After over 170 years of independence, I'm in total agreement with President Weah that the time has come to effectively transform our nation. We cannot become what we need to be by remaining what we are. We need to transform our nation in making critical and informed decisions, negotiating contracts and concession agreements that benefit the country and people, control spending, eliminate waste, improve infrastructure (Roads! Roads! Roads), create jobs, develop the agriculture and agribusiness sectors, effectively combat corruption, and change the people's mindset about work ethic and the importance of hard work.
We as Liberians must make Africa's oldest independent nation and one time the beacon of hope for Africa - Africa's Shining Star Again by identifying priorities, define and implement them, and not to be reactionary to the politics of the West and their aid or handout. The West, especially the United States under President Donald Trump has aggressively pursued his "America First" agenda, the agenda to "Make America Great Again." Now is the time for us as Africans and Liberians to work together as one people in order to make Africa and Liberia great.
As Africans, we urgently need to scale up policies that spur democracy, creating the enabling environment to build prosperity in Liberia, West Africa and Africa through concrete priorities such as job creation, regional integration, and economic engagement
In pursuit of his objective to make Liberia Africa's Shining Star Again, by massive infrastructure development, especially roads that will connect all of the counties, the President decided to obtain loans from non-western - non-conventional sources as others would say. I could be off the mark on this matter, but I strongly believe that if the President had not made the effort with Eton and EBOMAF, or negotiated with Lucifer's Nephew, as others would say, perhaps the World Bank and others weren't going to agree in principle to make the US$500M available for national development projects, including roads construction in the southeastern part of the country. So perhaps, the President's strategy, intentional or unintentional, was successful and should be commended.
According to the United Nations, young people account for about 65 percent of Liberia's population of 4.5 million. Youth unemployment is estimated as high as 75 percent, and perhaps 65% of the registered young voters voted for President George M. Weah. Simple math says that, with Liberia having one of the youngest populations in the world, the country has a shortfall of tens of thousands of jobs that need to be created to fulfill the President's Pro-Poor Agenda, Pro-Jobs creation, Pro-Liberian Investment agenda. As a result, the government urgently needs to create policies and implementation plans that will allow for a more competitive private sector that favors business growth, job creation, and the stimulation of Liberian economies--such as sound fiscal and monetary policies; good governance, transparency, and strengthened judiciary systems; an improved investment climate, and reduced corruption. In particular, long-term investment in the private sector, the infrastructure and manufacturing industries, and agriculture will address food insecurity and create the necessary employment opportunities for Liberian youth. With the massive failure in the recent edition of the West African Senior Secondary School Certificate Examination (WASSCE), we urgently need to start contemplating boosting incentives to improve the quality of education which will also be key to producing a skilled workforce.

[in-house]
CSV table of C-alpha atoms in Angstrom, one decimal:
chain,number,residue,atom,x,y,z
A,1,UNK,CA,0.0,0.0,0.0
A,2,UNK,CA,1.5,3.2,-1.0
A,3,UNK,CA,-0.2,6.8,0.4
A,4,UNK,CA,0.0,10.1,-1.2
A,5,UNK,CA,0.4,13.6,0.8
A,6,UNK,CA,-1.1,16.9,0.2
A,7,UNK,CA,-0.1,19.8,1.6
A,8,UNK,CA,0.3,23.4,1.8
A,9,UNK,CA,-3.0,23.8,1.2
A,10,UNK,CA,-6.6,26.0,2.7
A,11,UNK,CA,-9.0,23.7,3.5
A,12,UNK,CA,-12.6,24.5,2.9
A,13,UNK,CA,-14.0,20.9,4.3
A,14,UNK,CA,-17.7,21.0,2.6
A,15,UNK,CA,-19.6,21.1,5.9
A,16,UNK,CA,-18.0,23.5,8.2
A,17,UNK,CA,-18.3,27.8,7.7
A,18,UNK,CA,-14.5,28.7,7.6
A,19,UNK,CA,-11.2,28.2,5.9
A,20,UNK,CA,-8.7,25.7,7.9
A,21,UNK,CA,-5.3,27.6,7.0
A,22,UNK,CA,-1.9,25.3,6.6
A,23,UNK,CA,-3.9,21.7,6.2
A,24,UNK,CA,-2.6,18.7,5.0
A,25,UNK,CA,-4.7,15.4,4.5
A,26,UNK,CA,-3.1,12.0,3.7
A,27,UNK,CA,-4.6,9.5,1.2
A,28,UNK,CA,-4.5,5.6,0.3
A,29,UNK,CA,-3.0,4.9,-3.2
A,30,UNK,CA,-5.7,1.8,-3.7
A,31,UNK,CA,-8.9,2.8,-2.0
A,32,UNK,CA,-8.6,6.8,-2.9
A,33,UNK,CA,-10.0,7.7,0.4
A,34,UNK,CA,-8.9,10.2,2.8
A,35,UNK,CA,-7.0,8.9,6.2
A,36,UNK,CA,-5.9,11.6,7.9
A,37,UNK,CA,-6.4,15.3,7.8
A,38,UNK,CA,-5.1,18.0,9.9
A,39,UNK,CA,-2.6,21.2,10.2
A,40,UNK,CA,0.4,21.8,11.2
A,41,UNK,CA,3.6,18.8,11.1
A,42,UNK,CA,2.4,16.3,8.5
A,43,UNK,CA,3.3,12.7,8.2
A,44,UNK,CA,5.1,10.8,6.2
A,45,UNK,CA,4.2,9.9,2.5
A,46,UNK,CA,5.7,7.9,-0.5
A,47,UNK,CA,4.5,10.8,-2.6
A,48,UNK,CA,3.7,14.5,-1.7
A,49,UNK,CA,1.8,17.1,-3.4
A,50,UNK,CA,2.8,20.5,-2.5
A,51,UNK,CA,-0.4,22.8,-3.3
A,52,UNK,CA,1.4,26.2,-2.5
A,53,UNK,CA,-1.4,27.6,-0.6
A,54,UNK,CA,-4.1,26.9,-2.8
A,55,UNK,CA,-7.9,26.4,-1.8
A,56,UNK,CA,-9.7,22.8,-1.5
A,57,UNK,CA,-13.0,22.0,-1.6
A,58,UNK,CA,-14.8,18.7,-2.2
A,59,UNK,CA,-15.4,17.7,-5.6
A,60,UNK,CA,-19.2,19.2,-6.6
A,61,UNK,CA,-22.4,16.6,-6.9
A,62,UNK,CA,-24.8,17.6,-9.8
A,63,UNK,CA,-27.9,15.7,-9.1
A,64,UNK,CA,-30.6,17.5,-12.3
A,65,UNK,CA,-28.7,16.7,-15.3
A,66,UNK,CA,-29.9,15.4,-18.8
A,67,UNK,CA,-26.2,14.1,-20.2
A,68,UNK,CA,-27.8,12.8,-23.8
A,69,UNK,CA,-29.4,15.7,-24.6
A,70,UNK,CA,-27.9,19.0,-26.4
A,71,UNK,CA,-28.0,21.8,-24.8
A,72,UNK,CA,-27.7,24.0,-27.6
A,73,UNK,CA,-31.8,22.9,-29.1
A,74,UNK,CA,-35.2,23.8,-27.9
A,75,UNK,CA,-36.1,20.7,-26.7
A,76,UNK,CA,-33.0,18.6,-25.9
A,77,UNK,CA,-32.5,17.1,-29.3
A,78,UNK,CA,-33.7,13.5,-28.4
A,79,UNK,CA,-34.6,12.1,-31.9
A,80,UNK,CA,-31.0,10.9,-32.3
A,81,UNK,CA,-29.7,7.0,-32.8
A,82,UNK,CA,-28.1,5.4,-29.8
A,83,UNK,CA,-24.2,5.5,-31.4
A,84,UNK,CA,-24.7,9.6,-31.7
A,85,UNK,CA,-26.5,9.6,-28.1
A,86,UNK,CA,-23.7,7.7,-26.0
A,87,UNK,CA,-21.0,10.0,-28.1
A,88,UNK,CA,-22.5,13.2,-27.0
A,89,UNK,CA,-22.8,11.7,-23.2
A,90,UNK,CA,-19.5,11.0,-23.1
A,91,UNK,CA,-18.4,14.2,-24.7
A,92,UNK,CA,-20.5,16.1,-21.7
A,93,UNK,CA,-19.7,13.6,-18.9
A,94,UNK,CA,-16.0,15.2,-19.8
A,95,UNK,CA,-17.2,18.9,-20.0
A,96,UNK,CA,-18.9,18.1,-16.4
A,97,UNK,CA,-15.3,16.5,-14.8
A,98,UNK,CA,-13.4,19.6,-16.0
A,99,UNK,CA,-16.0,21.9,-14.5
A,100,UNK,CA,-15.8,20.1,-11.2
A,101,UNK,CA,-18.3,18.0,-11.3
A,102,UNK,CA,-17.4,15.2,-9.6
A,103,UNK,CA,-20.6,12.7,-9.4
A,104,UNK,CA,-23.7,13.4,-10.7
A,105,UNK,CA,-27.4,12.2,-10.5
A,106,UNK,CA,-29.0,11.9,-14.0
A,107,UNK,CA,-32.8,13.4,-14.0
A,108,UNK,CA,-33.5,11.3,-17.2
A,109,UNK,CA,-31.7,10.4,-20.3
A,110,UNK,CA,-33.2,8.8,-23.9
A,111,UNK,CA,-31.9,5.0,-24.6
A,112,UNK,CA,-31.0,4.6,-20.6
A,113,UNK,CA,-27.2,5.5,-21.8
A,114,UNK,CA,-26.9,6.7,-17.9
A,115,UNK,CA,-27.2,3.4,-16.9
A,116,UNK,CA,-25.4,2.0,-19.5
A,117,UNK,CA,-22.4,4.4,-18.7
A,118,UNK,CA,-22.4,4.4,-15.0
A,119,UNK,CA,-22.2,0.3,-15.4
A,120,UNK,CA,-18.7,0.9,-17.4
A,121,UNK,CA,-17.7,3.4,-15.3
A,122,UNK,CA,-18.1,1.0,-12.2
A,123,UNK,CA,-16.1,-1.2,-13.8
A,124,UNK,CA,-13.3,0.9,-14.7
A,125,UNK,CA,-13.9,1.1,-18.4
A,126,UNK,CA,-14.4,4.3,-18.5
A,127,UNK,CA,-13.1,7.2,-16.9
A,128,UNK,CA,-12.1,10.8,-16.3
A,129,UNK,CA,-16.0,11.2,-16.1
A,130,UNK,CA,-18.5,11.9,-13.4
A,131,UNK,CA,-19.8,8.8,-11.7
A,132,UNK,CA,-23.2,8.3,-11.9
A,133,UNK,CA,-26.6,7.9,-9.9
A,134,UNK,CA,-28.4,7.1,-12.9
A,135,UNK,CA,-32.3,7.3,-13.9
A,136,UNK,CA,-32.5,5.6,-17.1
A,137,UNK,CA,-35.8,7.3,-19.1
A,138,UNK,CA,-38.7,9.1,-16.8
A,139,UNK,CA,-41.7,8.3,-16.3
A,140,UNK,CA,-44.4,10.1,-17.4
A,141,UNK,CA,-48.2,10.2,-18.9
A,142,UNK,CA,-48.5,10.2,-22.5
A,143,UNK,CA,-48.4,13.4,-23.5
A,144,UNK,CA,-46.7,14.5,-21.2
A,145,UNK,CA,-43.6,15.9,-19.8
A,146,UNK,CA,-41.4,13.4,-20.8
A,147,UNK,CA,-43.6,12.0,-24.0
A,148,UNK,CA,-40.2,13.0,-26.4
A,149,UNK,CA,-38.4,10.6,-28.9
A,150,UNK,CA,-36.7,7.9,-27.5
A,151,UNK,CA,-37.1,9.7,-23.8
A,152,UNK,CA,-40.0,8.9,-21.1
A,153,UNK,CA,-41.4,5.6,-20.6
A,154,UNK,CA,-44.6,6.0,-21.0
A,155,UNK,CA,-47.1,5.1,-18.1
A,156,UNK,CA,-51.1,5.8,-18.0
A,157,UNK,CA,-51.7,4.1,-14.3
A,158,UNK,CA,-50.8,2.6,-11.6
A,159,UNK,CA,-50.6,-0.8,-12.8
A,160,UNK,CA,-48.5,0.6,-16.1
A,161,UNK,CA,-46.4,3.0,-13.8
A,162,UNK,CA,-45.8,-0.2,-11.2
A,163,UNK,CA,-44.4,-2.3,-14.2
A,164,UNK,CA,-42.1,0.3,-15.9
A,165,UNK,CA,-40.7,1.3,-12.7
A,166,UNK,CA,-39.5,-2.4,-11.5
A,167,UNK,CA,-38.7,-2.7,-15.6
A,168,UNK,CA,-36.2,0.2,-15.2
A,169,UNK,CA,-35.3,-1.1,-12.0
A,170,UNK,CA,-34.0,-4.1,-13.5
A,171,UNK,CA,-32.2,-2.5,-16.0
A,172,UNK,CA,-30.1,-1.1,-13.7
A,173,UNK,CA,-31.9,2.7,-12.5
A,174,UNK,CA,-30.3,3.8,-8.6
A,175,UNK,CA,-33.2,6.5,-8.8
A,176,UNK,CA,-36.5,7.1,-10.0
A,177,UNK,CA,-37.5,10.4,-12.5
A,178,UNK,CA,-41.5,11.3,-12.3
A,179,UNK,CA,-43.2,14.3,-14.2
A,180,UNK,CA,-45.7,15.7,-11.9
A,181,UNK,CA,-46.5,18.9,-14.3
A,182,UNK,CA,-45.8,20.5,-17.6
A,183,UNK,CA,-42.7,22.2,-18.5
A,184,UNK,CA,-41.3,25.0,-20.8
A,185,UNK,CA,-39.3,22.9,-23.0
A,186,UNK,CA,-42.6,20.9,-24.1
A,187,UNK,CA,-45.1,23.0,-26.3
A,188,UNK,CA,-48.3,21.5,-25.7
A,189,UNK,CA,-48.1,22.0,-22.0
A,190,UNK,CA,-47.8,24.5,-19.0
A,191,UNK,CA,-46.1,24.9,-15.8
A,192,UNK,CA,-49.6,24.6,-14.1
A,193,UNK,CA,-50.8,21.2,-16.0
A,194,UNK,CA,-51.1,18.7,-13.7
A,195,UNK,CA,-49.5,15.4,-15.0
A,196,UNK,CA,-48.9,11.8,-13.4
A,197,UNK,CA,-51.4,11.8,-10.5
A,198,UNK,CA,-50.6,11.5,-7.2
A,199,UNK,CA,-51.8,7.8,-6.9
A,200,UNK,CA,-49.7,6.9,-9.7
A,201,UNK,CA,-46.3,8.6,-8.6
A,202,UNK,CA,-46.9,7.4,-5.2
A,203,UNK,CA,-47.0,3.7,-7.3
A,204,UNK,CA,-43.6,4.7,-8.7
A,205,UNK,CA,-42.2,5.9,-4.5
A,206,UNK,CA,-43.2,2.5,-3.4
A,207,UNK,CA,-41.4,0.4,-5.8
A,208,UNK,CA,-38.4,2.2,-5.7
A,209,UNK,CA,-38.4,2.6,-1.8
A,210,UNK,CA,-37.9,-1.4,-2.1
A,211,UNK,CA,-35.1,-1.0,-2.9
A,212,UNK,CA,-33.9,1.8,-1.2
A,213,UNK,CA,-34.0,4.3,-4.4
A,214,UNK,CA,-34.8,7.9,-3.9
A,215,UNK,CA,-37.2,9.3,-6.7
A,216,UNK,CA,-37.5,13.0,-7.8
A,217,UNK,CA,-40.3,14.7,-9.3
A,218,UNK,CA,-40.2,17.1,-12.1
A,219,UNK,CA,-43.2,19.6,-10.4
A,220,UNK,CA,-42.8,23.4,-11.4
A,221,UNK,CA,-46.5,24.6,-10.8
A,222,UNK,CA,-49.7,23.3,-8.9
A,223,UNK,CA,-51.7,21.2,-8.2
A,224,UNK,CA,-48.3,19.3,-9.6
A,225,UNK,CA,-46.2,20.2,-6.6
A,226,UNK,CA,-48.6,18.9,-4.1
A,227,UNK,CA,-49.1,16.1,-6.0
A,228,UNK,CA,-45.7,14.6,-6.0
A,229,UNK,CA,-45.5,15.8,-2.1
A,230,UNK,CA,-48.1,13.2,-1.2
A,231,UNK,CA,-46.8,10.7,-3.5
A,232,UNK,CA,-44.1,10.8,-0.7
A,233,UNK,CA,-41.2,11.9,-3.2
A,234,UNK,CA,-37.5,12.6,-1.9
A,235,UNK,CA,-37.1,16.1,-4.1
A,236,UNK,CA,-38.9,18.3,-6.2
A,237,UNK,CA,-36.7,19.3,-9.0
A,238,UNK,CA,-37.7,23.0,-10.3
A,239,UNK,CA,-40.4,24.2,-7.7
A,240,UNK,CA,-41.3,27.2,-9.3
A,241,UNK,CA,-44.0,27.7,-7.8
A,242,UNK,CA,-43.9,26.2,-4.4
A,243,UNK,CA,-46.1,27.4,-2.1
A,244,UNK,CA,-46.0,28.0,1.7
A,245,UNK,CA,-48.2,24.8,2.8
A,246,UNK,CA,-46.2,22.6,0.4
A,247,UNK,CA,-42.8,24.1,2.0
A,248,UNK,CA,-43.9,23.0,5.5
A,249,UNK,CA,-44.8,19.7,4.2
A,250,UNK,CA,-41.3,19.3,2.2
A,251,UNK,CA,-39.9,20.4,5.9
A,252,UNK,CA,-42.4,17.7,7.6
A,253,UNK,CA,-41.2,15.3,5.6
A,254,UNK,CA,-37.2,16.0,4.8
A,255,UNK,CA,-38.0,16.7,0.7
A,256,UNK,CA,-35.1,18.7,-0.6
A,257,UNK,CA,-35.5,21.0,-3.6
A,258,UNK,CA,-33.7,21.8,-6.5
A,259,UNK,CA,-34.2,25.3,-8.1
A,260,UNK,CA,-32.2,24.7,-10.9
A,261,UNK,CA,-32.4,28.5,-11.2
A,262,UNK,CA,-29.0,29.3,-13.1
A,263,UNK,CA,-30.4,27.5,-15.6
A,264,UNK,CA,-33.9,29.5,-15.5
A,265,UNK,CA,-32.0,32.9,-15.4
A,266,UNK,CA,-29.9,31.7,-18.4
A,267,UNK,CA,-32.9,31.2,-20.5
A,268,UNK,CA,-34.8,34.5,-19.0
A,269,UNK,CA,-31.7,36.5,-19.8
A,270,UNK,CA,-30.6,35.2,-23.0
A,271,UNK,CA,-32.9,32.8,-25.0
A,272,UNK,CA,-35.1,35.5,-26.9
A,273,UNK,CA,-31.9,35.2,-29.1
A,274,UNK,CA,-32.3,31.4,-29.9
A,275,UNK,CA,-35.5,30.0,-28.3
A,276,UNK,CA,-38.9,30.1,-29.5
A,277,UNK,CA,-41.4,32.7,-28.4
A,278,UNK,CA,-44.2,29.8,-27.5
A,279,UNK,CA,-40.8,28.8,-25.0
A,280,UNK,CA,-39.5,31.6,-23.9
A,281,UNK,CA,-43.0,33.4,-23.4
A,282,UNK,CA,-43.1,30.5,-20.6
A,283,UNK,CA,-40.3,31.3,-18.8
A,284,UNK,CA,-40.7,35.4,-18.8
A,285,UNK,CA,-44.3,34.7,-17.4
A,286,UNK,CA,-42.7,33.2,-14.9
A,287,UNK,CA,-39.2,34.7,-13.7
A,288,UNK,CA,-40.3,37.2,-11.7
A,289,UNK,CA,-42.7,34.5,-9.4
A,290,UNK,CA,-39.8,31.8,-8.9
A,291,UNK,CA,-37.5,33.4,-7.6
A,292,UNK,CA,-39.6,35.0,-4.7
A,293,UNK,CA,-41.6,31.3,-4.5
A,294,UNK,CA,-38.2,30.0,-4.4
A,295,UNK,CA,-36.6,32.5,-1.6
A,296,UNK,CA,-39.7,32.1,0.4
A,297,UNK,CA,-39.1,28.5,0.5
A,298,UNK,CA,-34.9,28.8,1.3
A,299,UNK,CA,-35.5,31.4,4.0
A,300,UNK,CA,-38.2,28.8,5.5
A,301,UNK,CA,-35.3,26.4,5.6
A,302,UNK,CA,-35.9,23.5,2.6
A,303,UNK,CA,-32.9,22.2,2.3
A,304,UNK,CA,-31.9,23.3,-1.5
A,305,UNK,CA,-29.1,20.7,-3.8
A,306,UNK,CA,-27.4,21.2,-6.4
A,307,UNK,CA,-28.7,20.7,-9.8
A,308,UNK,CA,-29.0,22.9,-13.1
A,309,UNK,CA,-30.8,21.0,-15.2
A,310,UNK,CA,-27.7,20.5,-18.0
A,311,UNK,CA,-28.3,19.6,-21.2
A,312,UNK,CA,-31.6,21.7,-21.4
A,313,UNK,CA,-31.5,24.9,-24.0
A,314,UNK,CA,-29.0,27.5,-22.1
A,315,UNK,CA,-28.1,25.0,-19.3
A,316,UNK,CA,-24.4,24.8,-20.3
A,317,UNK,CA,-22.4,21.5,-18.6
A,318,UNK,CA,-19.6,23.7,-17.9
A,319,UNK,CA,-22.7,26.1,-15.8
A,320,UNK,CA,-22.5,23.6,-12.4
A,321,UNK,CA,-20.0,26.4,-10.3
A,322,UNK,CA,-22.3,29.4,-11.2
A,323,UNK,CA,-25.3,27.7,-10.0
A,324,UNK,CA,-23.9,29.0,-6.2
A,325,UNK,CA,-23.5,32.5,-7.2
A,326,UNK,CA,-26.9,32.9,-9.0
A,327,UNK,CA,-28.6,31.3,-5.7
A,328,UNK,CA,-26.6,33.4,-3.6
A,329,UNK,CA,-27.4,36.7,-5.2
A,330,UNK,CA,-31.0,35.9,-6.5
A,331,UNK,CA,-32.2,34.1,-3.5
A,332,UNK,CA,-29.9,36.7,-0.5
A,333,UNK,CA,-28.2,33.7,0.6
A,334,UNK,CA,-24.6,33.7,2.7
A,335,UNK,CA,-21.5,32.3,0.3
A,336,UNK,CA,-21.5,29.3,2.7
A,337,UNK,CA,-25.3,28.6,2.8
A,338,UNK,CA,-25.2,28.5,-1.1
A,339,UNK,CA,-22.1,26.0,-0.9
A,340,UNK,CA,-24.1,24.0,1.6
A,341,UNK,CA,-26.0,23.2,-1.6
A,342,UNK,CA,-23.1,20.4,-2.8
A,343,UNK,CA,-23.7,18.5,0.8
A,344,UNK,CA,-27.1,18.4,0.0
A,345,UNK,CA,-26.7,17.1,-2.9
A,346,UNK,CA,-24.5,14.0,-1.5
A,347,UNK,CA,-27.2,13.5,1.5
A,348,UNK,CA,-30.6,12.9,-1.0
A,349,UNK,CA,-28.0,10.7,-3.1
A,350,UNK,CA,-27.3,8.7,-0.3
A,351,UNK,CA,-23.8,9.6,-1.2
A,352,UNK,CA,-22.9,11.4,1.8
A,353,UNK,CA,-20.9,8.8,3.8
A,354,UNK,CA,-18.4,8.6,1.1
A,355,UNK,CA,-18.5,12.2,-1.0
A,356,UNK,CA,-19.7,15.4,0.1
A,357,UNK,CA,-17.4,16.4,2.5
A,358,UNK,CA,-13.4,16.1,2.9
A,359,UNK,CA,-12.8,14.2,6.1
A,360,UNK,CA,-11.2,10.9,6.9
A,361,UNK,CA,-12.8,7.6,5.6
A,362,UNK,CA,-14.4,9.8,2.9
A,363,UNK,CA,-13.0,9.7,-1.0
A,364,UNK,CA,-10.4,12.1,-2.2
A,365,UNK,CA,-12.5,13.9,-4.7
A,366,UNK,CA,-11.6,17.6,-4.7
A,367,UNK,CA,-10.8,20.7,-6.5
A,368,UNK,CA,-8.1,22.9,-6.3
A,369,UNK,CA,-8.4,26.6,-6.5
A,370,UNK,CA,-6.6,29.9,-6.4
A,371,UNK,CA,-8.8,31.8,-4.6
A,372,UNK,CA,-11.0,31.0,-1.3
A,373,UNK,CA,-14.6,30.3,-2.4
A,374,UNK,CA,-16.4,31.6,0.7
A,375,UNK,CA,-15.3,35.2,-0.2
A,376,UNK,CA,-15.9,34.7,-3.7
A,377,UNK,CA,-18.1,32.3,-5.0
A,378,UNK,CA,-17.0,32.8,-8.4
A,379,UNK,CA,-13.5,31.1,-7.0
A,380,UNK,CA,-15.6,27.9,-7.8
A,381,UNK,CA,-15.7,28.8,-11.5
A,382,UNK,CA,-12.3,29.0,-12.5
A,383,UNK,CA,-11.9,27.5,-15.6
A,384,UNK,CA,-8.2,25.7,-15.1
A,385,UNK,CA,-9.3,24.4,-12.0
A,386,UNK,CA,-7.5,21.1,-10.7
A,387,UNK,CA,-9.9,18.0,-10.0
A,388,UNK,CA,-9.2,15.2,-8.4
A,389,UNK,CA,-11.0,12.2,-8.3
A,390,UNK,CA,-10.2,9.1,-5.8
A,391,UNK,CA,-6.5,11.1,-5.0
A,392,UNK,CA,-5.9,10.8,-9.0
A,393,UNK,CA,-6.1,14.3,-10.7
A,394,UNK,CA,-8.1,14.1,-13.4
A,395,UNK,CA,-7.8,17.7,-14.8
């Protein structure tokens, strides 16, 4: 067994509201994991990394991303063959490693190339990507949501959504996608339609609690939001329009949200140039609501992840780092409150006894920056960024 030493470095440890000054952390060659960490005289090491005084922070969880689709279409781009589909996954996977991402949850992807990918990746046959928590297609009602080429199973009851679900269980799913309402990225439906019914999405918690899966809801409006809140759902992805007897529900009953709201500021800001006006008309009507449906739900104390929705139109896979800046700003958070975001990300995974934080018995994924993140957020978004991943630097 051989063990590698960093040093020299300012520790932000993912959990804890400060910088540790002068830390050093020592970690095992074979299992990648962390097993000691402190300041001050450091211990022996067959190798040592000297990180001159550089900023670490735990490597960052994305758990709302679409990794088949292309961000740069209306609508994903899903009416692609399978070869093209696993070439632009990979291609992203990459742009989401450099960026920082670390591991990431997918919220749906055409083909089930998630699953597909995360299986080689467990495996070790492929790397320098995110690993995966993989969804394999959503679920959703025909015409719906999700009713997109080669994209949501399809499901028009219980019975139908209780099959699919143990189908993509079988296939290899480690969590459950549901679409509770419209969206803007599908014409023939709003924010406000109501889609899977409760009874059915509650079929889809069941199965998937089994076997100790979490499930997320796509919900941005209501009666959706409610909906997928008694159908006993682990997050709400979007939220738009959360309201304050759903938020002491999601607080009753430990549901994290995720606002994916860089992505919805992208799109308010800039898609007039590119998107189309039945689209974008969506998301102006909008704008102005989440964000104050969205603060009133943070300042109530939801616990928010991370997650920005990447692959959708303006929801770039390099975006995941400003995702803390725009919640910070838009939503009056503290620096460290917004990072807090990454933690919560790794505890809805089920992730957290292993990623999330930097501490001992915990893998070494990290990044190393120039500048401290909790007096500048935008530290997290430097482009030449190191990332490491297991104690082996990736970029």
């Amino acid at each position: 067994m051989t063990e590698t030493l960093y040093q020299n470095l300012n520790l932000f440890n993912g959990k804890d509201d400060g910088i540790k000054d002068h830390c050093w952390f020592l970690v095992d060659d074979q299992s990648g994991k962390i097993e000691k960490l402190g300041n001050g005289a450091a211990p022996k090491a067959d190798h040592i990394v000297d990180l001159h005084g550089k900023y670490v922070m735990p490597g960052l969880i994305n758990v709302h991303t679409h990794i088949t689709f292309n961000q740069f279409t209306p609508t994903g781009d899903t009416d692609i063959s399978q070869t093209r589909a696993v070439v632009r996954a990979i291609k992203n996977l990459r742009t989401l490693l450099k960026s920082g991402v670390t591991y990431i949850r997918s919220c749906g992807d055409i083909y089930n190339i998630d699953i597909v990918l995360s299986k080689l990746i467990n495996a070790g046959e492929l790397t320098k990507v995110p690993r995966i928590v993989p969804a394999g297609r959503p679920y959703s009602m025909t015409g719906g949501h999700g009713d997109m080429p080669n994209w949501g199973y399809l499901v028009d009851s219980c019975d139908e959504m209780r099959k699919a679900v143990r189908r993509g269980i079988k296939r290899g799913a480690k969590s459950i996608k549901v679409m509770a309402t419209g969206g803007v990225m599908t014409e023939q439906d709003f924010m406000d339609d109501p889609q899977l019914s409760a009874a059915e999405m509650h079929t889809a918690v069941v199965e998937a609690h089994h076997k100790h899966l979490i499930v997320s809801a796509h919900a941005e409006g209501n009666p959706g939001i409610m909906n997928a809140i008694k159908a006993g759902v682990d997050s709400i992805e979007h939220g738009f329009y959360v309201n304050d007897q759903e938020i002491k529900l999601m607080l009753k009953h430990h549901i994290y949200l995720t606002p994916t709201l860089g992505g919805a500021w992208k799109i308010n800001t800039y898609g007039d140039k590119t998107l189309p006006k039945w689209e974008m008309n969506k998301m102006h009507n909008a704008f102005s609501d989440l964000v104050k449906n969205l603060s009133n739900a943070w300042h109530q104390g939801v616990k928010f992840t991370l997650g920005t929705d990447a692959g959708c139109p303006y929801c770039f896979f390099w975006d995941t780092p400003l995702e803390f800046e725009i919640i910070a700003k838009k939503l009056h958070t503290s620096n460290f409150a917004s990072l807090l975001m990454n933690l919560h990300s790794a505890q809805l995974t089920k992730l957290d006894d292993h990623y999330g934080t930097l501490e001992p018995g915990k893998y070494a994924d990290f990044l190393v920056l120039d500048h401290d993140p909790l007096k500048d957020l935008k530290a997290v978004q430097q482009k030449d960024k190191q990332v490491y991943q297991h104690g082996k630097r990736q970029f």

With the overwhelming majority of Liberia's concession agreements not in the country's favor or compliant with its laws, the future of Liberia depends more on what Liberia will negotiate and not on what Liberia deserves from current and future investors and agreements. Our leaders must actively seek and negotiate commercial and trade engagements that will be in the interest of the country and directly benefit the Liberian people. We must and should protect Liberia's interest in all current and future agreements.
Making Liberia Africa's Shining Star again requires us to drastically reduce or even eliminate aid dependency and facilitate massive investment in feeding ourselves. Agriculture! Agriculture! Agriculture! We as a nation cannot and will not achieve self-determination, if our most basic human right - food - is controlled and determined by others and where we import 90% of our food. Liberia can be Africa's Shining Star again if we have food sovereignty and independence. This can be achieved with massive investment in agriculture and proactively giving agricultural subsidies to our farmers, which the United States and Europe pour on their own farmers. A recent example is President Trump's administration announcement that they would provide $12 billion in emergency aid to farmers who will be impacted by the escalating trade war between the United States and several countries including China and Mexico.
We need to invest in ourselves, feed ourselves, as well as support and educate ourselves in order to secure our position as a prosperous and strong nation. A new Liberia where there is equal opportunity for all; where our modern educational system, health care delivery system, science and technology play an important role in bringing glory for the nations in Africa and the global arena.